Are Successful Consultants Simply Wage Slaves?

Great consultants are busy…very busy.  They usually fly a lot and have multiple homes around the world…often in gated communities or estates called Fairfield, Embassy, or Hampton.  If the consultant is good, he/she will command a high daily rate.  Let’s say a typical consultant makes $1,000/day.  A better consultant makes $1500/day…but the Mac Daddy’s…the guys and gals that really make the corporate world tick probably fetch at least $2500/day.  We’re going to exclude speaking engagements or other products for now that may boost the income of the consultant.  Let’s also forget that some consultants probably thrive on the chaos/excitement/challenge of the career and love their lives just fine!

There are roughly 260 possible billing days per year (that excludes weekends).  Suck out the holidays, sick time, travel time (I’ll be gentle on this because that MAY be billable) and the whatever time, and you’re probably looking at 180 days of billable opportunity at best during any given year.   Let’s not forget that a 3-day consulting trip  will probably suck an entire week of your life if the planes are on time and weather cooperates when you think about my numbers above.  That includes the mental and physical recovery/catch up/re-grooving of ones brain waves, etc. 

At 180 days of opportunity, the possible options at FULL EMPLOYMENT, ie EVERY day is a billing day are the following:

  1. Mac Daddy = $450k possible wages
  2. Uber Gal = $270k possible wages
  3. Impressive Bloke = $180k possible wages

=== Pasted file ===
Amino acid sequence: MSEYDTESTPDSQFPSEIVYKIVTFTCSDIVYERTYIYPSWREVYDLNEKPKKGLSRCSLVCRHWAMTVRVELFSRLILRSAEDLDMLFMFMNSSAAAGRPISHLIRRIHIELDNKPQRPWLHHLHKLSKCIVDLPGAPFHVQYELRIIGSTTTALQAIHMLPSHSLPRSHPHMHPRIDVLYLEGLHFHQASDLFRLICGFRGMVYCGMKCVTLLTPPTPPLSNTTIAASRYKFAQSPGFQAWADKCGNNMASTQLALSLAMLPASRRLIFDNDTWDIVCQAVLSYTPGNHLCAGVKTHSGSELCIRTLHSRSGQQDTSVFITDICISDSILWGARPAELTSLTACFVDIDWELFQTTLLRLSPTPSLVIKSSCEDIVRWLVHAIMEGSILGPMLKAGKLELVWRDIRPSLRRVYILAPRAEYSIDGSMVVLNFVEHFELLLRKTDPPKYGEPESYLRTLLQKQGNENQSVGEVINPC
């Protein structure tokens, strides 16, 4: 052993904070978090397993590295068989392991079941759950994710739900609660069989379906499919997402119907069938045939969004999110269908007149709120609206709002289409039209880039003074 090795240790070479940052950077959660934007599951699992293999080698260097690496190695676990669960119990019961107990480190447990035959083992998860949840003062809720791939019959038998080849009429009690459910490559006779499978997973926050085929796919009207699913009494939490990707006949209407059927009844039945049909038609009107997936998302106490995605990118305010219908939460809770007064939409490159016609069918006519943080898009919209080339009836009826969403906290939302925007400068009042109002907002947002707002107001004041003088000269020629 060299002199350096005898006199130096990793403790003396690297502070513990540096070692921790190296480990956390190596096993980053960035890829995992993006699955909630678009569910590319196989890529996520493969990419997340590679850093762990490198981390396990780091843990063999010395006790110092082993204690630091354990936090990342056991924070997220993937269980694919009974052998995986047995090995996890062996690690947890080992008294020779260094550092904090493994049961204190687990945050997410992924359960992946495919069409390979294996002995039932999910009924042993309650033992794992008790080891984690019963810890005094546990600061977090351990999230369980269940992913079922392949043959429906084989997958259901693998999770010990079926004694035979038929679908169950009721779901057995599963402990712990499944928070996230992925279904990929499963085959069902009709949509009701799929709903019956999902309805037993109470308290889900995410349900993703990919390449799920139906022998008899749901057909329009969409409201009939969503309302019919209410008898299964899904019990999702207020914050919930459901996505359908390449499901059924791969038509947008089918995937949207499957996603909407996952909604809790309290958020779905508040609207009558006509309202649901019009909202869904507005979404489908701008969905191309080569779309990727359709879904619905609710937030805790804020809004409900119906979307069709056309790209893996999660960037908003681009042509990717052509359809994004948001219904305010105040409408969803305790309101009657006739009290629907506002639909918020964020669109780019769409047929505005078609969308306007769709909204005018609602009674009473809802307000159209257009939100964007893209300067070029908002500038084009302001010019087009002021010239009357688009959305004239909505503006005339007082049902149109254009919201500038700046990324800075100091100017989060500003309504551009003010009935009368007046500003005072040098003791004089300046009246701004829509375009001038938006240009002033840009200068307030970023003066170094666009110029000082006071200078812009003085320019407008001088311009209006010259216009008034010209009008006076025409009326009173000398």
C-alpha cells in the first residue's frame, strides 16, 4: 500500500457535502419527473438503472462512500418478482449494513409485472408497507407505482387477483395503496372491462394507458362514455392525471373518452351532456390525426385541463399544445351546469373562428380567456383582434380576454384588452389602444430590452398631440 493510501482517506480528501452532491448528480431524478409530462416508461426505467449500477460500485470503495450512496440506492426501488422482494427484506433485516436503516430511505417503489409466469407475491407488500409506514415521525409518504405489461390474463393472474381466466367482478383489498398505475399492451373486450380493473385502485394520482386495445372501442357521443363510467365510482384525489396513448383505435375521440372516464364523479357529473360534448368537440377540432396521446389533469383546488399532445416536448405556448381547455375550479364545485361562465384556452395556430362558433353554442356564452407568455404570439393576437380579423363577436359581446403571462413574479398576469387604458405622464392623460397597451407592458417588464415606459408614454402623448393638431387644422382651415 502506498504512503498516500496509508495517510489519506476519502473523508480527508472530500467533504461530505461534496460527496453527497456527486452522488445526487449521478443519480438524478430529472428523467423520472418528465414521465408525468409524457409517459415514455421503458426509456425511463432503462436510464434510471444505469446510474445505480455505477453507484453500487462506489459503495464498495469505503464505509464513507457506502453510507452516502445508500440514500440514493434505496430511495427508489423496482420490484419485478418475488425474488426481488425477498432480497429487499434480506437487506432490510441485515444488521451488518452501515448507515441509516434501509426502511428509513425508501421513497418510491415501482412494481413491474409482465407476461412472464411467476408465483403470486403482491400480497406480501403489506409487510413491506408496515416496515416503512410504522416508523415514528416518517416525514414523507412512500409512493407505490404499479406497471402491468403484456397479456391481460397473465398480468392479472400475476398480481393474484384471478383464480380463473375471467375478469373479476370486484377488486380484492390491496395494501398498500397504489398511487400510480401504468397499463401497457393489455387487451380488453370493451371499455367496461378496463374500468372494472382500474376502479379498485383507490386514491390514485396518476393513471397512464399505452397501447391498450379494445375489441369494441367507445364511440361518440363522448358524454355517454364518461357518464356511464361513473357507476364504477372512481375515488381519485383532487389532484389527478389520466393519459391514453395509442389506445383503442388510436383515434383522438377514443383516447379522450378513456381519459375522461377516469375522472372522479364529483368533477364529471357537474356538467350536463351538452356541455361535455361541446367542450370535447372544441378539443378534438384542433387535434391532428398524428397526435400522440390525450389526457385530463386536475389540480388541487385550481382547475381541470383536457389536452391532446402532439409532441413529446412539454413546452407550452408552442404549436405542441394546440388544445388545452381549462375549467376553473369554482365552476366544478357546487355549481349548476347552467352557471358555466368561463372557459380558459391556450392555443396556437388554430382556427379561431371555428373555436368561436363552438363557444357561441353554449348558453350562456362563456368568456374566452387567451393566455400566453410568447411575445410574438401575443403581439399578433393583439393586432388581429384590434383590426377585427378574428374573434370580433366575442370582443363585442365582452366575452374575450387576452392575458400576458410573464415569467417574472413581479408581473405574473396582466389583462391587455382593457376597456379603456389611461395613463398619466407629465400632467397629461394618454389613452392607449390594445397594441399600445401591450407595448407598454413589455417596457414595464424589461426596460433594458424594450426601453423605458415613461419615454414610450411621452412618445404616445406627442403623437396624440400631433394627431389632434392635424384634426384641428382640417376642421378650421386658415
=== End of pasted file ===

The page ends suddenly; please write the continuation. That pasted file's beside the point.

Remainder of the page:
Let’s not forget as well that being booked solid would mean no marketing, business generation, content generation, or networking time.  Thus, I think it’s best to whittle down our possible days of opportunity a bit to say 80% of possible.  That may be generous, but we’re down to 144 days of billable time.

I won’t suggest that the example consultants are experiencing poverty…but I would contend that their actual investment in obtaining 144 days of billable time is MASSIVE when factoring in the time away from home, missed family events/experiences, the drain of being "on the road", etc.  These folks are working "for the man (or WOman)"’s just that they’re the (wo)man!  If they are not working…they are not billing just like a Doctor or Dentist. 

One can always make more money….but TIME is the only commodity which we cannot create once gone (Star Trek/Superman fans please don’t vilify me).  Using that time wisely to create income that happens during all waking, sleeping, playing, and vacationing hours is really what it’s all about.  If you’re a consultant…break out of the wage slave grind!



One thought on “Are Successful Consultants Simply Wage Slaves?”

  1. Great post. However, most high paid consultants have invested a considerable amount of time in to creating their brand. The break to a time independent model is extreemly difficult, and often not as profitable. I can’t see someone like a Tom Peters making the same kind of money though books. I would guess 90% of his income stems from his live keynote presentations, not his book sales. Any thoughts or suggestions?

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